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SpaceX Rideshare Takes Crypto Satellite To Space

SpaceX Rideshare Takes Crypto Satellite To Space

The first-ever crypto satellite has been launched into the low-Earth orbit by the SpaceX rocket, Falcon 9. 

First Crypto Satellite In Orbit

The satellite in question, called Crypto1, is as small as a coffee cup and has reached low-Earth orbit. It was launched from the Space Launch Complex 40 at Cape Canaveral Space Force Station in Florida yesterday aboard the Falcon 9 rocket as a part of SpaceX’s fifth smallsat rideshare mission, Transporter-5. This momentous occasion marks the introduction of blockchain technology in space, prompting SpaceX founder Elon Musk to tweet about the launch by sharing an image of the Falcon 9 first stage booster on the landing. The Crypto1 satellite was just one of the 39 other payloads deployed by the Transporter-5 mission. These payloads will deploy further smallsats in the next few weeks. 

Leveraging Satellites For Computing Opportunities

The satellite was created by U.S.-based satellite startup Cryptosat, which is on a mission to build satellites to power cryptographic, blockchain, and ledger applications. The company believes that the unique properties of satellites make them well-suited for such roles and open new doors of opportunity in computing.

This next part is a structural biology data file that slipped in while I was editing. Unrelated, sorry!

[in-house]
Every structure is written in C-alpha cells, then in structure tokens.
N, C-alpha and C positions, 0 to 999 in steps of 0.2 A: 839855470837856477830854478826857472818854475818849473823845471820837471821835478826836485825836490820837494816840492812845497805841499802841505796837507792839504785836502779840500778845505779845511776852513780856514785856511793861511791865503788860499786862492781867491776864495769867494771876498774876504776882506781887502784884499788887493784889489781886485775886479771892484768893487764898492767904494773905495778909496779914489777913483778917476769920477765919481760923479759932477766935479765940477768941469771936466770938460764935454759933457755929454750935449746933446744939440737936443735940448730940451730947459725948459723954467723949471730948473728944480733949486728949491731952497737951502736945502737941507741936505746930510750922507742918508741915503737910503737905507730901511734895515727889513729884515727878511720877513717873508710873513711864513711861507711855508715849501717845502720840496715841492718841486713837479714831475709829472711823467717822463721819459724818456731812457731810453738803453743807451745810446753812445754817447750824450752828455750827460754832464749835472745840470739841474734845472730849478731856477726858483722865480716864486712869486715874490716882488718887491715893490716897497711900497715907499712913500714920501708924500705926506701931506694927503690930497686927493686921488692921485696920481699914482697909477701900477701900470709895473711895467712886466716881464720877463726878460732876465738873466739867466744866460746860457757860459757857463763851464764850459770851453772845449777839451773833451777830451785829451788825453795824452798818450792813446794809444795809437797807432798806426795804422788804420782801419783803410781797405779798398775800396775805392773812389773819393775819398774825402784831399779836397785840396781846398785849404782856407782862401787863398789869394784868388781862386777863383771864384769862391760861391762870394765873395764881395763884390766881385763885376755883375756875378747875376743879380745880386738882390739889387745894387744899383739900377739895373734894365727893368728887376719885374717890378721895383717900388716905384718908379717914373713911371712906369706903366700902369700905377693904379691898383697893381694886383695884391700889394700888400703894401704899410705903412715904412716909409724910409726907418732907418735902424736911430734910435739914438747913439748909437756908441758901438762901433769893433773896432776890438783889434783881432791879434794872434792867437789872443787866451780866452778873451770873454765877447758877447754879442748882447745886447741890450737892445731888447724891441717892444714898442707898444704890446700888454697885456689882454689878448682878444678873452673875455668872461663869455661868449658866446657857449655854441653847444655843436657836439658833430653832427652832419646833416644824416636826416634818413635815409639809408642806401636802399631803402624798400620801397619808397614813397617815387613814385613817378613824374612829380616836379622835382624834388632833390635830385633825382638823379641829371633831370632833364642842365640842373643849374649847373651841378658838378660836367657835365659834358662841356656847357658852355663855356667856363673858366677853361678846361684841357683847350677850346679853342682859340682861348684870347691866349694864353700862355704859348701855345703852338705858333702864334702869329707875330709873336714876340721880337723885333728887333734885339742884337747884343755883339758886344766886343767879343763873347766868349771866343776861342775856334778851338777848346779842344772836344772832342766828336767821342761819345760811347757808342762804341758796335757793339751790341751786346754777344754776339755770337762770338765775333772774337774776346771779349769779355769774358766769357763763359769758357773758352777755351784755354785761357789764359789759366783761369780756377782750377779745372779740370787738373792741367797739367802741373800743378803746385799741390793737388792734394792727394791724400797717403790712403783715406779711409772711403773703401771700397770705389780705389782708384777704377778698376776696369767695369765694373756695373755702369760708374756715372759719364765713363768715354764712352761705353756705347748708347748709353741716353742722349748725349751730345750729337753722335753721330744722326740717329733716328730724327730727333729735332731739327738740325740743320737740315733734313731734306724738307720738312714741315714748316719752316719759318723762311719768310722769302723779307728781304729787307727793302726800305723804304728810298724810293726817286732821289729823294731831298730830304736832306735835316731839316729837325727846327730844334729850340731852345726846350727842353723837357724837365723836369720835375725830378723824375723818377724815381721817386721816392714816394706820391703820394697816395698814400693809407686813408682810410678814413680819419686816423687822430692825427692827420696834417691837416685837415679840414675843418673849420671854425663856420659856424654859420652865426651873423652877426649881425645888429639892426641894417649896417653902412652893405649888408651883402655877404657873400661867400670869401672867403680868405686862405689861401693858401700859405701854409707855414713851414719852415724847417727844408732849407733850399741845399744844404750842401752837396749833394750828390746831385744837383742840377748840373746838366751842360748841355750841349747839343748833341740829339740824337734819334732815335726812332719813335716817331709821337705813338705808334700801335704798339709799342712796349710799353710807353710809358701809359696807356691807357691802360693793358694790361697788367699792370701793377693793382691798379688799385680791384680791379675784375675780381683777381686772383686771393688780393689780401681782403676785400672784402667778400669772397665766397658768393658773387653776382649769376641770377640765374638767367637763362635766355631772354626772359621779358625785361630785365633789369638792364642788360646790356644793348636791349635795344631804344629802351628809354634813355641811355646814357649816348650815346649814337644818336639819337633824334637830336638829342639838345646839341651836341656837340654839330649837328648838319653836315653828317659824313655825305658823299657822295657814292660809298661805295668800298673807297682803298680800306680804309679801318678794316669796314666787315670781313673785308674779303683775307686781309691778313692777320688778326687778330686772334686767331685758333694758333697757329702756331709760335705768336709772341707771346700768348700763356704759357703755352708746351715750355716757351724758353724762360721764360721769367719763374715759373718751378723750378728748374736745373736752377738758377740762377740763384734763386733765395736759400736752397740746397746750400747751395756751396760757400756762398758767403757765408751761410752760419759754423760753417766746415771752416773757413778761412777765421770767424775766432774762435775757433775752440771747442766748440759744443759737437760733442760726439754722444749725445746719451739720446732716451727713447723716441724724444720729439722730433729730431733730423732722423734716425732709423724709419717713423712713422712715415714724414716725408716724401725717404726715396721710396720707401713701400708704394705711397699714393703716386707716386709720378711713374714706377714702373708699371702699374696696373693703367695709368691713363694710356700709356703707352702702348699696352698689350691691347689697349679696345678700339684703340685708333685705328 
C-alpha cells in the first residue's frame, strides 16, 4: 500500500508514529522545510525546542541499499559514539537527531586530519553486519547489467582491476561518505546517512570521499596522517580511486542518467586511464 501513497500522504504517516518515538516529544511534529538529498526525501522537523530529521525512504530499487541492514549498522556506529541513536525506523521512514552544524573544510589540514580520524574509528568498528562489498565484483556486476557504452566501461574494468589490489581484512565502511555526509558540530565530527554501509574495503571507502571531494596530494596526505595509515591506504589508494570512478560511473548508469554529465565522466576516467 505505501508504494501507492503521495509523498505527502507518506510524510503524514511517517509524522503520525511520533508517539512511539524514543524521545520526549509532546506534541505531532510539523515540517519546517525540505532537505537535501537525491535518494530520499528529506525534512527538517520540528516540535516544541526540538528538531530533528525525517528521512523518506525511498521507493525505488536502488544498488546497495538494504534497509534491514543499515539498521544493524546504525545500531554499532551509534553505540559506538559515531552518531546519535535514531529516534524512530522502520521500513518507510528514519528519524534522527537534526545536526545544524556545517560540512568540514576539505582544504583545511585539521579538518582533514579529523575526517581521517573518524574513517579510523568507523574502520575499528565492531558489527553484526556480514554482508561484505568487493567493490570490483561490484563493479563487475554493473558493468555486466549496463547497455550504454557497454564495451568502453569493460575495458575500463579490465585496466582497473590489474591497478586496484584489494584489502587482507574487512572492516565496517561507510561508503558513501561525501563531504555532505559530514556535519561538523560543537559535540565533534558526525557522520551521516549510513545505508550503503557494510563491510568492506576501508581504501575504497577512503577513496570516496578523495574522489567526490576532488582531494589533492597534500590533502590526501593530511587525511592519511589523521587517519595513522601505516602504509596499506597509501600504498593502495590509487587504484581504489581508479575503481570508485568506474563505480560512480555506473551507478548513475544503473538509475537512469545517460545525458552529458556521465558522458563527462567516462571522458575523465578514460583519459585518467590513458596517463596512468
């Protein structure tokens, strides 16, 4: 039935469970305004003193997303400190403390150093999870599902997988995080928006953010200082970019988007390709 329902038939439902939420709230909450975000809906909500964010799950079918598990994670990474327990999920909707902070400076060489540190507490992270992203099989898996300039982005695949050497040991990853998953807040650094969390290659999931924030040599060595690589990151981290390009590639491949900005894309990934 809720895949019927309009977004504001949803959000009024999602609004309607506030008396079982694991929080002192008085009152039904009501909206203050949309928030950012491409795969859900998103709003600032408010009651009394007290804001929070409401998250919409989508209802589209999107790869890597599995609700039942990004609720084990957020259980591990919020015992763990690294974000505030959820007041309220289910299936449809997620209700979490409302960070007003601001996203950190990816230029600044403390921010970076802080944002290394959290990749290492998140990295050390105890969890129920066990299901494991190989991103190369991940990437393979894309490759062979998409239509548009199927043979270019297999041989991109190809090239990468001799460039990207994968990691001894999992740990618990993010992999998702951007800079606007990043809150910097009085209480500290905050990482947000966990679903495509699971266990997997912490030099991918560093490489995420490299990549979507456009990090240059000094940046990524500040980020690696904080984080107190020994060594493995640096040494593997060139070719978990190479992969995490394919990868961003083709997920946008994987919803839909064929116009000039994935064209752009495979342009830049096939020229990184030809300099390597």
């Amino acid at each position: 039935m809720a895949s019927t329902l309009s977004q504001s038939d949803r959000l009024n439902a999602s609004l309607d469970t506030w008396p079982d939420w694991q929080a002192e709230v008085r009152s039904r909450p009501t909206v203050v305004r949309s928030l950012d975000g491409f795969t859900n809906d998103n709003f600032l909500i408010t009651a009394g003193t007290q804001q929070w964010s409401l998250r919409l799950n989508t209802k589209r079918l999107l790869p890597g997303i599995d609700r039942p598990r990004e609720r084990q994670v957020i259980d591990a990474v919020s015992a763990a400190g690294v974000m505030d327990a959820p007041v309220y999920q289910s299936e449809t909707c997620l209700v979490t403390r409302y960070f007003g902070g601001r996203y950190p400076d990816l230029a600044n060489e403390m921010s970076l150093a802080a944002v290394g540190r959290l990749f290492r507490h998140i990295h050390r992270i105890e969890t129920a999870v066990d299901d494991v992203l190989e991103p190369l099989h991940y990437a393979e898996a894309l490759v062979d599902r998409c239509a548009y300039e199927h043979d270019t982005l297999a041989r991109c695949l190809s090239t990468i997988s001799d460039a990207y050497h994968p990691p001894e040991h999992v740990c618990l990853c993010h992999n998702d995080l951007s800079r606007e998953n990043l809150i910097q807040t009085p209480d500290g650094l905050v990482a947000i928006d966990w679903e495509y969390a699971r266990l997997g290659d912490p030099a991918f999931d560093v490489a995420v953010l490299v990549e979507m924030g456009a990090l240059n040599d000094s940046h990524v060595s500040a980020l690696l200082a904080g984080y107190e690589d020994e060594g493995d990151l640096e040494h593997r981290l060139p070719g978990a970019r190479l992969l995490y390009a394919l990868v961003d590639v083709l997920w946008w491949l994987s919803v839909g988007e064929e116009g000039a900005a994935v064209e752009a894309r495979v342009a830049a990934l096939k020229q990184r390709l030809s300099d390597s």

The co-founder of Cryptosat, Yonatan Winetraub, commented, 

“We’re basically joining the Uber of spaceflight. Everybody goes into the same orbit, and we’re one of the passengers.”

The project will have sufficient real-world application beyond the novelty of the whole affair. Moreover, as the first independent cryptographic system independent of other satellites by other companies, the satellite will be able to power multiple projects. 

CTO and Co-founder at Cryptosat, Yan Michalevsky, said,

“SpaceX launched a bunch of satellites, each one of them is doing something else. It doesn’t matter for our service. We are hoping to use our satellite to provide cryptographic services for our customers here on Earth, which won’t interfere with the other satellites at all.”

He also acknowledged the challenges that will be part and parcel of a space asset project, reasoning that the lack of direct access is the biggest obstacle to overcome. He clarified that all communications would be conducted via radio frequency to keep the hackers at bay.

Cryptography And ZK Proofs

The company is also planning to work on zero-knowledge-proof technology, which involves verifying transaction details using advanced cryptography and is mostly used by DAO voting mechanisms.  

Michalevsky highlighted that the space believes there is a significant demand in the market for such advanced cryptography modules. He stated, 

“If we’re looking into protocols, especially in Web3, there are whole financial systems and smart contract systems, kind of digital legal agreements that depend on the trustworthiness of the cryptography behind it.”

Disclaimer: This article is provided for informational purposes only. It is not offered or intended to be used as legal, tax, investment, financial, or other advice.

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